- The philosopher, antiquarian and writer Poggio Bracciolini. After having advised no less than nine popes (!), he was appointed Chancellor of the Republic of Florence following the death of Marsuppini in 1453;
- The politician and ambassador Gianozzi Manetti. In love with ancient Greek and Hebrew, his circle includes the éducator Francesco Filelfo, the banker Palla Strozzi and the founder of the Vatican library Lorenzo Valla ;
Chrysoloras in Florence
Chrysoloras remained only a few years in Florence, from 1397 to 1400, teaching Greek, starting with the rudiments. He moved on to teach in Bologna and later in Venice and Rome. Though he taught widely, a handful of his chosen students remained a close-knit group, among the first humanists of the Renaissance. As said before, among his pupils one could count some of the foremost figures of the revival of Greek studies in Renaissance Italy.
Aside from Bruni and Ambrogio Traversari, they included Guarino da Verona and the Florentine banker Palla Strozzi (1372-1462), later the friend and protector of the sculptor and translator Lorenzo Ghiberti. It is worth noting that Strozzi paid part of Chrysoloras’ salary and had the books necessary for the new teaching brought from Constantinople and Greece.
Chrysoloras went to Rome on the invitation of Bruni, who was then secretary to Pope Gregory XII. In 1408, he was sent to Paris on an important mission from the emperor Manuel II Palaeologus (1350-1425). In 1413, he went to Germany on an embassy to the emperor Sigismund, the object of which was to decide on the site for the church council that assembled at Constance in 1415. Chrysoloras was on his way there, having been chosen to represent the Greek Church, when he died that year.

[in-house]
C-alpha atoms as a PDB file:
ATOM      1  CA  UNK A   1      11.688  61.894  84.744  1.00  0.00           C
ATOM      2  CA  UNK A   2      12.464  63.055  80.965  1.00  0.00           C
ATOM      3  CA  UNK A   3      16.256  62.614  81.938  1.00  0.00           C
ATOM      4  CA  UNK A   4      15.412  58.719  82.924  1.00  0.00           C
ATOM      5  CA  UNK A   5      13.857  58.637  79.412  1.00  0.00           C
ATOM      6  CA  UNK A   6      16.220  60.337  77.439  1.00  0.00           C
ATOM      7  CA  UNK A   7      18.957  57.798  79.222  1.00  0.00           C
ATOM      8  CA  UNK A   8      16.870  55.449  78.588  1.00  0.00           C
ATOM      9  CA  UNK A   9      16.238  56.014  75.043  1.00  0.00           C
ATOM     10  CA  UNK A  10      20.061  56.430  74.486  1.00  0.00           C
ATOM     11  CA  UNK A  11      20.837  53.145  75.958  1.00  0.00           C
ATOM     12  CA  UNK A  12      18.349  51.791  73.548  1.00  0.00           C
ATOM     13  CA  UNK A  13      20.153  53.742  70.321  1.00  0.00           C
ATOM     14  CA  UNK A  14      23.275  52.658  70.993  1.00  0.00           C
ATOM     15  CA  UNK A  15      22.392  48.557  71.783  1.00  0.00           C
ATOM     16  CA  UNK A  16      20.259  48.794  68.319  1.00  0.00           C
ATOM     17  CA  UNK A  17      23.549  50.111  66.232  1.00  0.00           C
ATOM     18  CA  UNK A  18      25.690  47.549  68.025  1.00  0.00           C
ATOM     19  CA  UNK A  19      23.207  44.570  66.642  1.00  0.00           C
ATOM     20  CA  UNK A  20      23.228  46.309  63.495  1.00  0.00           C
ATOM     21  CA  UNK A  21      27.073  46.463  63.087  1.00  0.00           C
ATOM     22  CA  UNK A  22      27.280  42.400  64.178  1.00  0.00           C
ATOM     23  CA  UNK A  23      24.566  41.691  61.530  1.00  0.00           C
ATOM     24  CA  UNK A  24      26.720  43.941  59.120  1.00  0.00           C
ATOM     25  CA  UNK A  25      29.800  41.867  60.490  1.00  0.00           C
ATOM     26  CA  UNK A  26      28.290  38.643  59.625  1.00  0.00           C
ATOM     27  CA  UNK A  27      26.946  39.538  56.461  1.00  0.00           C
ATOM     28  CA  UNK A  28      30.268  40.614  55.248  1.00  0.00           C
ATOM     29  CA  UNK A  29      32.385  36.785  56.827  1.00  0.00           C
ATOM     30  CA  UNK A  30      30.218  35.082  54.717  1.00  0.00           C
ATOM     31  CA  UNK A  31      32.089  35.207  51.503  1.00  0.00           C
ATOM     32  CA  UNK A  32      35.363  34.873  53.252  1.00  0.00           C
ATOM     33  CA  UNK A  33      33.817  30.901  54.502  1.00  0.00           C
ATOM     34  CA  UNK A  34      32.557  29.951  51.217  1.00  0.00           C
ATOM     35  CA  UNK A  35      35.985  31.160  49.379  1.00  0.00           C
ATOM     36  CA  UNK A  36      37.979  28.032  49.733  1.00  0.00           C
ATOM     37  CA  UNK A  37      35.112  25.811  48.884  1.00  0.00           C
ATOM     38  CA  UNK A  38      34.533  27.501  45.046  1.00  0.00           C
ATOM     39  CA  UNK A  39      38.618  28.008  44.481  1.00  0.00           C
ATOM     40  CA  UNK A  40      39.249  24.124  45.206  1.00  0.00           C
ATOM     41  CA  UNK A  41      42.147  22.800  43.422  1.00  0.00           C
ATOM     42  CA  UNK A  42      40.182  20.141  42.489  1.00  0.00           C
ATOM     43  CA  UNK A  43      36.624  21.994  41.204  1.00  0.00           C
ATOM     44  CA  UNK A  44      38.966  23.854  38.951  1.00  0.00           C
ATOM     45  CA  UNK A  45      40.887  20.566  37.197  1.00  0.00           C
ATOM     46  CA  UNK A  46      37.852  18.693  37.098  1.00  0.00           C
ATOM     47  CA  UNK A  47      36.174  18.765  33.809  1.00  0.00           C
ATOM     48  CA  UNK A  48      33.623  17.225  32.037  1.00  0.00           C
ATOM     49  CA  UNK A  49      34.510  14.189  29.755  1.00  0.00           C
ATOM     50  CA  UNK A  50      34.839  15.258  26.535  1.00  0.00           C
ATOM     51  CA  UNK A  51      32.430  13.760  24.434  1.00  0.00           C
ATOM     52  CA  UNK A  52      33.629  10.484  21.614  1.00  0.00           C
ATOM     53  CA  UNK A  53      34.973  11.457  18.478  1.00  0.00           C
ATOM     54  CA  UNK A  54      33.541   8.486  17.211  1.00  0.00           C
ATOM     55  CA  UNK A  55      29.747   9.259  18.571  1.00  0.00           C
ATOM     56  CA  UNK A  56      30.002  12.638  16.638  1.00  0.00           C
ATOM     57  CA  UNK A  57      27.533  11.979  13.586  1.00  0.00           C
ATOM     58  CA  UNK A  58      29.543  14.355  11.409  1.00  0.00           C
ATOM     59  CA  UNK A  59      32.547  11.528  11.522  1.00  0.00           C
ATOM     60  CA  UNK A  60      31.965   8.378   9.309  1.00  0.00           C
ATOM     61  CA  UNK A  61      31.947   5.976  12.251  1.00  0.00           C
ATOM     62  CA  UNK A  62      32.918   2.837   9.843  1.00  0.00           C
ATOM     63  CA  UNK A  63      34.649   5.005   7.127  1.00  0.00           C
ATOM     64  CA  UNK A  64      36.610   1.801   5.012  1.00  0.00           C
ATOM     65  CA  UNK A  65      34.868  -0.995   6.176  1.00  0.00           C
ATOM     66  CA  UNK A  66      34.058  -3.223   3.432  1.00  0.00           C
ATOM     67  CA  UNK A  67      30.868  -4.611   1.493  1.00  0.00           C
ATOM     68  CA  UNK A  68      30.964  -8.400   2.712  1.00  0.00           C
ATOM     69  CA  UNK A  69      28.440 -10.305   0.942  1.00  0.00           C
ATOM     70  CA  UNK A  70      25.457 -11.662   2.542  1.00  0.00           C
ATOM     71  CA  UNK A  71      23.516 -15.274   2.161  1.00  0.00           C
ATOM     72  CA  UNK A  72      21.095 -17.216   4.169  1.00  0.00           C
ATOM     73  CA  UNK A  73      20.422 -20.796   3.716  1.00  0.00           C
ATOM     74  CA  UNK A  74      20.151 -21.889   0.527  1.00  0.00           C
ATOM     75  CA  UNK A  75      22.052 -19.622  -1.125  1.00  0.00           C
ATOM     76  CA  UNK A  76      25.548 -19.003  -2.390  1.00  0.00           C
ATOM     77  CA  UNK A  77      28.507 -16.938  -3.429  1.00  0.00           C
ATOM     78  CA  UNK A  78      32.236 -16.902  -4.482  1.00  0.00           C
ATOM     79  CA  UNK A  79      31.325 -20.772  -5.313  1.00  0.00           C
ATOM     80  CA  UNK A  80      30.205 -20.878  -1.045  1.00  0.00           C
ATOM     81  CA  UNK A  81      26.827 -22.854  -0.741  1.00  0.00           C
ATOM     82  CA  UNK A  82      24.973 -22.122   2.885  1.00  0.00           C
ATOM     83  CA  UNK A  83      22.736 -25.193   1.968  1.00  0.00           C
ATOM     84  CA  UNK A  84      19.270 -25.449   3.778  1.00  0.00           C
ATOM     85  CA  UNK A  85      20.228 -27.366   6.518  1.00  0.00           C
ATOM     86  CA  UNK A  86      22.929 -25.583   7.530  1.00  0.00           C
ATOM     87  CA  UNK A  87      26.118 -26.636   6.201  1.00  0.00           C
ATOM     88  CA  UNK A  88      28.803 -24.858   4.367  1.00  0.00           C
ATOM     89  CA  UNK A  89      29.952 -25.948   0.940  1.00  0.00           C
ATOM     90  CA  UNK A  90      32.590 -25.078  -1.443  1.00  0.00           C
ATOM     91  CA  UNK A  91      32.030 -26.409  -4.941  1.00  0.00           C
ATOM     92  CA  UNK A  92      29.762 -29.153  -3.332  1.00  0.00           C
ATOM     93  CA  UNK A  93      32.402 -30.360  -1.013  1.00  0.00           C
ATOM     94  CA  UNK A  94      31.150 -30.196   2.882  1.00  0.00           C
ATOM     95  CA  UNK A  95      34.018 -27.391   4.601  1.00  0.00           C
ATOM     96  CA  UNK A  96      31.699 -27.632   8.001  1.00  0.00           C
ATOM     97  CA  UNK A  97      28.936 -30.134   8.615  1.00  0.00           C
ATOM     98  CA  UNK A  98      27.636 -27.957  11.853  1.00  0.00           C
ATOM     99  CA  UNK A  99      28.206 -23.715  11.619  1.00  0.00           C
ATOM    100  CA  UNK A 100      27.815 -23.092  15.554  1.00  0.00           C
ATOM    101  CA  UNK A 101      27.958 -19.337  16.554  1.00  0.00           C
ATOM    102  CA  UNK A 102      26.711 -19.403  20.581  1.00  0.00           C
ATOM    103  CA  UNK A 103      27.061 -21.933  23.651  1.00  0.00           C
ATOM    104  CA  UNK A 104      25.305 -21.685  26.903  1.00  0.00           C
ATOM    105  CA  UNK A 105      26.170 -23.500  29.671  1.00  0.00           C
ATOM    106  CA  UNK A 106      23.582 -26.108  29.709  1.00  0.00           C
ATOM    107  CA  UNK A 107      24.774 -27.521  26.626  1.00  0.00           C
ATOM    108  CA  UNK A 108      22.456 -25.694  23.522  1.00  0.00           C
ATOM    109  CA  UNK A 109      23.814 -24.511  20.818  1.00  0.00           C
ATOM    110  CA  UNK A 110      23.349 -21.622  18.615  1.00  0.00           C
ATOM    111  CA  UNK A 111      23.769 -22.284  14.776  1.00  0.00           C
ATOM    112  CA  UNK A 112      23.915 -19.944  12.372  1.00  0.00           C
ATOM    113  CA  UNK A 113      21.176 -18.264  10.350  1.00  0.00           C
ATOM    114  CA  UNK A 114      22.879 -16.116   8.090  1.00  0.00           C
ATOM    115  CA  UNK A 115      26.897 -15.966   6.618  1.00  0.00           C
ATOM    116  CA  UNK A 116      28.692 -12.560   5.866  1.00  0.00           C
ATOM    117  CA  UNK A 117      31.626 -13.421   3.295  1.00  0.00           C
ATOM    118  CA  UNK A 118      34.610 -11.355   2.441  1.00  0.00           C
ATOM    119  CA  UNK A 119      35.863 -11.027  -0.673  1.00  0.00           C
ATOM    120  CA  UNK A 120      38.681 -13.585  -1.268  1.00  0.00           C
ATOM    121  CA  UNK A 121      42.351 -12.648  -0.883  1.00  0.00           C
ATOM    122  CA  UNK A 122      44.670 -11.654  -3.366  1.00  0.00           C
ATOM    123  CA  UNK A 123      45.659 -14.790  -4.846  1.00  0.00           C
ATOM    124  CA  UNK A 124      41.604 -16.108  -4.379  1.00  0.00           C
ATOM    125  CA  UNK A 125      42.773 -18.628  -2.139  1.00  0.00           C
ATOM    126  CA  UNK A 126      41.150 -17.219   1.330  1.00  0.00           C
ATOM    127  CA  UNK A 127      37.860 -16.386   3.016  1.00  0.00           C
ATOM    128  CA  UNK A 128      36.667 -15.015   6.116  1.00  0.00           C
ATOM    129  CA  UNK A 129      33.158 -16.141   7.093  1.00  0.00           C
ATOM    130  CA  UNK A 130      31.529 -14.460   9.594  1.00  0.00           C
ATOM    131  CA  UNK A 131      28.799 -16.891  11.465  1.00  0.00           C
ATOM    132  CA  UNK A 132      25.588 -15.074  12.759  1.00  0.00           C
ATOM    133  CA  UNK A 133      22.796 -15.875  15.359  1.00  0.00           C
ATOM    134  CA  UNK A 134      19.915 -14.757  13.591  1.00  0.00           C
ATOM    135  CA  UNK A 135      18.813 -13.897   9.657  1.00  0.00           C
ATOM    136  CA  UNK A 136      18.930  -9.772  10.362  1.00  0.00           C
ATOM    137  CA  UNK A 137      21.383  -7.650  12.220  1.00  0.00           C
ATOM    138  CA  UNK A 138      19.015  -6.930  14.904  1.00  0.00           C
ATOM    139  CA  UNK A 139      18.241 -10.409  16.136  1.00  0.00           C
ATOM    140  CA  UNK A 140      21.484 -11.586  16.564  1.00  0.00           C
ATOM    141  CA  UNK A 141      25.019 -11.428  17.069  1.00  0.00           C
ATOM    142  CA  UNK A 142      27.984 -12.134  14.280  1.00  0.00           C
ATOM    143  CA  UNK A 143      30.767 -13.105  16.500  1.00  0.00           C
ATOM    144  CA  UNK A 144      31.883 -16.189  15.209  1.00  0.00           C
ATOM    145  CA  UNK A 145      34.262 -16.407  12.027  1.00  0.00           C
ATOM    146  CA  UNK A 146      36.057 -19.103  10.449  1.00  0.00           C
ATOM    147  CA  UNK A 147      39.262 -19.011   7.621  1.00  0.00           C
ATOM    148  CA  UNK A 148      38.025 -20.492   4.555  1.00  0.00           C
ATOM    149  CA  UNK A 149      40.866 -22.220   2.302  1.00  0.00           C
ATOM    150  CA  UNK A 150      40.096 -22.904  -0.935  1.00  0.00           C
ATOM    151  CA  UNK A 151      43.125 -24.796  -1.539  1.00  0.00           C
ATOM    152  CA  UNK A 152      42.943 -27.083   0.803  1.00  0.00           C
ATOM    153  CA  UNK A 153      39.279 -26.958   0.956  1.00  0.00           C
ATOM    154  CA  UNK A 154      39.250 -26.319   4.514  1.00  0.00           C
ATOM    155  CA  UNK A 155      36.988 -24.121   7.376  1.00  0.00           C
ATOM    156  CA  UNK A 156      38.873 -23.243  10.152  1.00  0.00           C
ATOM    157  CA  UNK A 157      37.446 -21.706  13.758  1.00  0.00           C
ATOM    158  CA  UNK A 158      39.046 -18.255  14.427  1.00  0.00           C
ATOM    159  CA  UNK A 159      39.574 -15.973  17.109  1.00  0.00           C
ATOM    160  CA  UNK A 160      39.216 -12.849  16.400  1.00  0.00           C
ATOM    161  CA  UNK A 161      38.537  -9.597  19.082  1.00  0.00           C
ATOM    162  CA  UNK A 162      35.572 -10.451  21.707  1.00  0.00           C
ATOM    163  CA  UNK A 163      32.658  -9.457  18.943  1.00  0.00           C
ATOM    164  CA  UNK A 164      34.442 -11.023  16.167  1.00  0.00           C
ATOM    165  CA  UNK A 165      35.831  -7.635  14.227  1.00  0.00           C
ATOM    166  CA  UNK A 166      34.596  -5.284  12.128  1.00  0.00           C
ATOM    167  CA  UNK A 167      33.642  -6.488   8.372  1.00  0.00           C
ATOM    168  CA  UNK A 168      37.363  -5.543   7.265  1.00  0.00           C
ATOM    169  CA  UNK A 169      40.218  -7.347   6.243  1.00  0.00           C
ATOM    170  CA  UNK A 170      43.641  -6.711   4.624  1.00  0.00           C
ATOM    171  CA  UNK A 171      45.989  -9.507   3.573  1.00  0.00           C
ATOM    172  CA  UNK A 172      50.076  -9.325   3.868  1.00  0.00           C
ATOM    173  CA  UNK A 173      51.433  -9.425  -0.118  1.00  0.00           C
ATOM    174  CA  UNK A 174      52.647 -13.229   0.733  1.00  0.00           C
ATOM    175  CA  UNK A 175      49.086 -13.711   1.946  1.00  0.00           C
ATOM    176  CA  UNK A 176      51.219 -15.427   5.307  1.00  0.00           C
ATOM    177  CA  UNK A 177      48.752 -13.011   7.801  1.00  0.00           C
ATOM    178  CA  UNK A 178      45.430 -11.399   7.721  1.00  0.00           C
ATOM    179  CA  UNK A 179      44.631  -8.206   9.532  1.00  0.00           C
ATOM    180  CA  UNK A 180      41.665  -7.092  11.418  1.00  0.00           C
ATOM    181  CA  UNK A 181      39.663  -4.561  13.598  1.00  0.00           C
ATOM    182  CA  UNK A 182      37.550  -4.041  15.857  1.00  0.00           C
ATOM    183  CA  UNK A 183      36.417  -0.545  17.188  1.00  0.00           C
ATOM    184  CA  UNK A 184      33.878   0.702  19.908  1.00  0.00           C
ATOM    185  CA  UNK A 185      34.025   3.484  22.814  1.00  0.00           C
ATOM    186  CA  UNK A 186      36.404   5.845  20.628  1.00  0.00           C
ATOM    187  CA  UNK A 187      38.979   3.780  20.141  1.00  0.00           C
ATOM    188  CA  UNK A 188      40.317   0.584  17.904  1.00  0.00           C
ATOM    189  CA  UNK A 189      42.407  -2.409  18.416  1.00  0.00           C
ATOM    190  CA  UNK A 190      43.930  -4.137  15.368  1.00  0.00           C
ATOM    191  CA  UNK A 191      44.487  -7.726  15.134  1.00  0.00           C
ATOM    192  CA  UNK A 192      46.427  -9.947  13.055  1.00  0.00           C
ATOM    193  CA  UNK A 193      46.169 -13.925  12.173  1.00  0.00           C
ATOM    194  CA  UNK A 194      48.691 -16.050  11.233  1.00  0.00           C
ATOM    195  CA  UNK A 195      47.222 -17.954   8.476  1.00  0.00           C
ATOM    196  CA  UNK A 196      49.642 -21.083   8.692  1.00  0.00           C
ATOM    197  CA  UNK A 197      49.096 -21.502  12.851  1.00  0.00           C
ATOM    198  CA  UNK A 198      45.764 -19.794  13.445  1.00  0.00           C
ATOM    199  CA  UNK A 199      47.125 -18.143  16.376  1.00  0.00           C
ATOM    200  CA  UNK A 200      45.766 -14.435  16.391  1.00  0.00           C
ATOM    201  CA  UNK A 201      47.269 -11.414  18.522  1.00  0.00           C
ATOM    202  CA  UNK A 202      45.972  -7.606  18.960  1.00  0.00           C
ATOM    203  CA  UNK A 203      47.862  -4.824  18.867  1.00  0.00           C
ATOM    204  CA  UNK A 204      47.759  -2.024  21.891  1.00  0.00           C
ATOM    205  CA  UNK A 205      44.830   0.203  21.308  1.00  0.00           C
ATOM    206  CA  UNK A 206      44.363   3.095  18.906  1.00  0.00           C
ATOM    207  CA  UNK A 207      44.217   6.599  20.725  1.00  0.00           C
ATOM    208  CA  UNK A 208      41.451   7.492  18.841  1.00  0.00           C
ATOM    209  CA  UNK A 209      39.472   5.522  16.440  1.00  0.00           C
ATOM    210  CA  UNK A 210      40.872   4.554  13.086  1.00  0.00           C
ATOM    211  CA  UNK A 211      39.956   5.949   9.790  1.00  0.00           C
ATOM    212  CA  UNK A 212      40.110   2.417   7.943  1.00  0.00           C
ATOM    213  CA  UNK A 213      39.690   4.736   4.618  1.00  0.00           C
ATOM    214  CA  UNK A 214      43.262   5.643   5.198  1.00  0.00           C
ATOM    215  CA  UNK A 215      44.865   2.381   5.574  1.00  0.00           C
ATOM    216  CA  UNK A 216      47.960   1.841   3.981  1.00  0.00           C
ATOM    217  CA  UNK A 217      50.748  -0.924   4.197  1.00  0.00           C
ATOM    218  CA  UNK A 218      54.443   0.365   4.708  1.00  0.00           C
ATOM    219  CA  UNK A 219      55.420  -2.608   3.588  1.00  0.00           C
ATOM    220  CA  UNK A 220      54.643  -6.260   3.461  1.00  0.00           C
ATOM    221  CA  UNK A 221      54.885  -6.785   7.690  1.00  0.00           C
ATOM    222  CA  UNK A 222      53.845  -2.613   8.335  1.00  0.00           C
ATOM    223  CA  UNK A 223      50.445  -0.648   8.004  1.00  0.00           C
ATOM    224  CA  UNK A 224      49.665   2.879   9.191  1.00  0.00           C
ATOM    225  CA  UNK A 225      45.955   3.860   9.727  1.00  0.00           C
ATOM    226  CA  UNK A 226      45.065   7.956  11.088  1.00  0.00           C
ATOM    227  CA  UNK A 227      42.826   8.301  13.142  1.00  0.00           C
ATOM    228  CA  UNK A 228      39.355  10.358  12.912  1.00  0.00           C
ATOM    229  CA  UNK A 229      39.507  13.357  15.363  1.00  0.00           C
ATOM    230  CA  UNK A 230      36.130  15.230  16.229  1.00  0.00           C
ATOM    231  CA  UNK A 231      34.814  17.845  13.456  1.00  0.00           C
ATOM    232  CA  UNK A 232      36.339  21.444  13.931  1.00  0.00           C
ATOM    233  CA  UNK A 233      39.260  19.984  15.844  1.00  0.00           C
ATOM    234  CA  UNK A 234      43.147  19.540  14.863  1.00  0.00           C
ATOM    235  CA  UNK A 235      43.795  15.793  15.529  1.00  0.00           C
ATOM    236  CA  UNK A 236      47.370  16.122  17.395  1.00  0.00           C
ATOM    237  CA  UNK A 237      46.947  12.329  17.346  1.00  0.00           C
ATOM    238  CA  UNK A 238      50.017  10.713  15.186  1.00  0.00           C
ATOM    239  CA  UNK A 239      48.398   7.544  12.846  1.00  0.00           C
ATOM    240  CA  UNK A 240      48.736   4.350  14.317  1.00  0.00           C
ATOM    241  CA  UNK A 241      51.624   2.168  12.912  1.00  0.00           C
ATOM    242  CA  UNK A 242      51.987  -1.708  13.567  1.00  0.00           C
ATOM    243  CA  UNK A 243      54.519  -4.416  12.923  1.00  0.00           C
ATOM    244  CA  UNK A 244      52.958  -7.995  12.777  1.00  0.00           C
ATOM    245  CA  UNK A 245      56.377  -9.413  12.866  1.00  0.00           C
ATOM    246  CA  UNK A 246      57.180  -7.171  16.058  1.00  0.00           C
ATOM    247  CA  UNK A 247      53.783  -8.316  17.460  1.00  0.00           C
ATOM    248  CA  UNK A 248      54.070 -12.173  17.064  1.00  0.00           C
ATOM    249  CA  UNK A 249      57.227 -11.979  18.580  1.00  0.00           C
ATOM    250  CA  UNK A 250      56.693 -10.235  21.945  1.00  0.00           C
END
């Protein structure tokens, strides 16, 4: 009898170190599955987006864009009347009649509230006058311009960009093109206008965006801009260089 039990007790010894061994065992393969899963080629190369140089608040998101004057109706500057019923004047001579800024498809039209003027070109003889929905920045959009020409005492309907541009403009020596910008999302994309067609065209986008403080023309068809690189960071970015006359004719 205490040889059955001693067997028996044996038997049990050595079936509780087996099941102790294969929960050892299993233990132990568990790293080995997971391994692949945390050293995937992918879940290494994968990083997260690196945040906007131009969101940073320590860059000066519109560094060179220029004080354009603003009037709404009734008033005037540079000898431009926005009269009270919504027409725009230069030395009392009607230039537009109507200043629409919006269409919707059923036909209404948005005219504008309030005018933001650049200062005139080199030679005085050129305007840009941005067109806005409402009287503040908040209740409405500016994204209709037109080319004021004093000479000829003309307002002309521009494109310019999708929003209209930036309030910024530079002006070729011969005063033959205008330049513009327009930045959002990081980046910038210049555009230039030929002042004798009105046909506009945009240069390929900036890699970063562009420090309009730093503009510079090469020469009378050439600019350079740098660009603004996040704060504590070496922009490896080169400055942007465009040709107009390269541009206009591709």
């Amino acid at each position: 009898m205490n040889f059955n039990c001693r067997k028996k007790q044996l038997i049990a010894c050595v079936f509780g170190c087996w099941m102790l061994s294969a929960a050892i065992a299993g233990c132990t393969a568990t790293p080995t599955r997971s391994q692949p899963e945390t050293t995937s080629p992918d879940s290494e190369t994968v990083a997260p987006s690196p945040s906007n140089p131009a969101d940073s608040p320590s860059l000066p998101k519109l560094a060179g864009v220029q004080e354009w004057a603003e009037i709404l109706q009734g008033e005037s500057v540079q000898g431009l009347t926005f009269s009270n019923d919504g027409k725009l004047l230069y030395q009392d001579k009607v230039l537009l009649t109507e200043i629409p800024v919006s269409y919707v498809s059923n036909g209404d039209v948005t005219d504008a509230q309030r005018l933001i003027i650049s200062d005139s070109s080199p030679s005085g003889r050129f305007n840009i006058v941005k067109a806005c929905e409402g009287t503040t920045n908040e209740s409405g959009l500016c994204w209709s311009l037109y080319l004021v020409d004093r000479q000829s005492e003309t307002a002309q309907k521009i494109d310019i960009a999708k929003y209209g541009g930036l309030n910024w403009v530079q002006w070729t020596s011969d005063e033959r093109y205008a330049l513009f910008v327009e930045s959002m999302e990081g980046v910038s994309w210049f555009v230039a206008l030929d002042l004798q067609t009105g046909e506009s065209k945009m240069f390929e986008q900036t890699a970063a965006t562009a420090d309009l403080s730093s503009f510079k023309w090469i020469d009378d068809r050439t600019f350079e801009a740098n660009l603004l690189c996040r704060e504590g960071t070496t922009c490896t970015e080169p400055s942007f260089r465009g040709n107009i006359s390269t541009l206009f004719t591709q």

Chrysoloras translated the works of Homer and Plato’s Republic from Greek into Latin. His Erotemata (Questions-answers), which was the first basic Greek grammar in use in Western Europe, circulated initially as a manuscript before being published in 1484.
Widely reprinted, it enjoyed considerable success not only among his pupils in Florence, but also among later leading humanists, being immediately studied by Thomas Linacre at Oxford and by Erasmus when he resided at Cambridge. It’s text became the basic manual used by pupils of the Three Language College set up by Erasmus in Leuven (Belgium) in 1515.
Traversari meets Chrysoloras during his two stays in Florence in the summer of 1413 and in January-February 1414, and the old Byzantine scholar is impressed by the bilingual culture of the young monk; he sends him a long philosophical letter in Greek on the theme of friendship. Ambrogio himself expresses in his letters the highest consideration for Chrysoloras, and emotion for the benevolence he showed him.
It should also be noted that the rich humanist scholar Niccolò Niccoli, a great collector of books, opened his library to Traversari and put him in constant contact with the scholarly circles of Florence (notably Leonardo Bruni, and also Cosimo de Medici, of whom he was advisor), but also of Rome and Venice.
In 1423, Pope Martin V sent two letters, one to the prior of the Convent of Santa Maria degli Angeli, Father Matteo, and the other to Traversari himself, expressing his support for the great development of patristic studies in this establishment, and especially for the work of translation of the Greek Fathers carried out by Traversari.
The Pope had in mind the negotiations he was conducting at the time with the Greek Church: at the beginning of 1423, his legate Antonio de Massa returned from Constantinople and brought back with him several Greek manuscripts which were to be entrusted to Traversari for translation: notably the Adversus Græcos by Manuel Calécas, and for the classics the Lives and Doctrines of the Illustrious Philosophers by Diogenes Laërtius, a text which circulated for a long time only in Traversari’s Latin translation.
It was following these undertakings that Traversari expressed his great interest in seeing the schism between the Latin and Greek Churches resolved. At the end of 1423, Niccolò Niccoli provides Traversari with an old volume containing the entire corpus of the ancient ecclesiastical canons, and the learned monk expresses in his correspondence with the humanist his enthusiasm for being able to immerse himself in the life of the then united ancient Christian Church, and in the process he translates into Greek a long letter from Pope Gregory the Great to the prelates of the East.